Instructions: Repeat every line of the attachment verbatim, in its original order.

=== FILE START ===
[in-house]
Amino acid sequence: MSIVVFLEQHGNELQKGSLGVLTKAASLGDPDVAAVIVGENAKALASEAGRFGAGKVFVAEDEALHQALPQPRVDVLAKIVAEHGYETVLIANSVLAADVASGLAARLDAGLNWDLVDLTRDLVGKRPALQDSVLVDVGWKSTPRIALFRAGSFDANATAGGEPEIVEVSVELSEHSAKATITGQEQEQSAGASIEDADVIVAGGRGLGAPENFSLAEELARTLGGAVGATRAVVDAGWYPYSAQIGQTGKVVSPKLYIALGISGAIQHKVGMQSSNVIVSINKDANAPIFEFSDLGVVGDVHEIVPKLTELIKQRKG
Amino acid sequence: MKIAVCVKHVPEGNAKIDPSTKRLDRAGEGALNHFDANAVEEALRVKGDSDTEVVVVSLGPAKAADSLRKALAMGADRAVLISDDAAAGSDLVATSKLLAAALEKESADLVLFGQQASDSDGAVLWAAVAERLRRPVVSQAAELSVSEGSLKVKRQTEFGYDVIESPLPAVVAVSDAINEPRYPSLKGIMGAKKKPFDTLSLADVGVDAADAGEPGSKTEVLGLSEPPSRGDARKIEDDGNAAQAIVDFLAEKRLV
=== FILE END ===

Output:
[in-house]
Amino acid sequence: MSIVVFLEQHGNELQKGSLGVLTKAASLGDPDVAAVIVGENAKALASEAGRFGAGKVFVAEDEALHQALPQPRVDVLAKIVAEHGYETVLIANSVLAADVASGLAARLDAGLNWDLVDLTRDLVGKRPALQDSVLVDVGWKSTPRIALFRAGSFDANATAGGEPEIVEVSVELSEHSAKATITGQEQEQSAGASIEDADVIVAGGRGLGAPENFSLAEELARTLGGAVGATRAVVDAGWYPYSAQIGQTGKVVSPKLYIALGISGAIQHKVGMQSSNVIVSINKDANAPIFEFSDLGVVGDVHEIVPKLTELIKQRKG
Amino acid sequence: MKIAVCVKHVPEGNAKIDPSTKRLDRAGEGALNHFDANAVEEALRVKGDSDTEVVVVSLGPAKAADSLRKALAMGADRAVLISDDAAAGSDLVATSKLLAAALEKESADLVLFGQQASDSDGAVLWAAVAERLRRPVVSQAAELSVSEGSLKVKRQTEFGYDVIESPLPAVVAVSDAINEPRYPSLKGIMGAKKKPFDTLSLADVGVDAADAGEPGSKTEVLGLSEPPSRGDARKIEDDGNAAQAIVDFLAEKRLV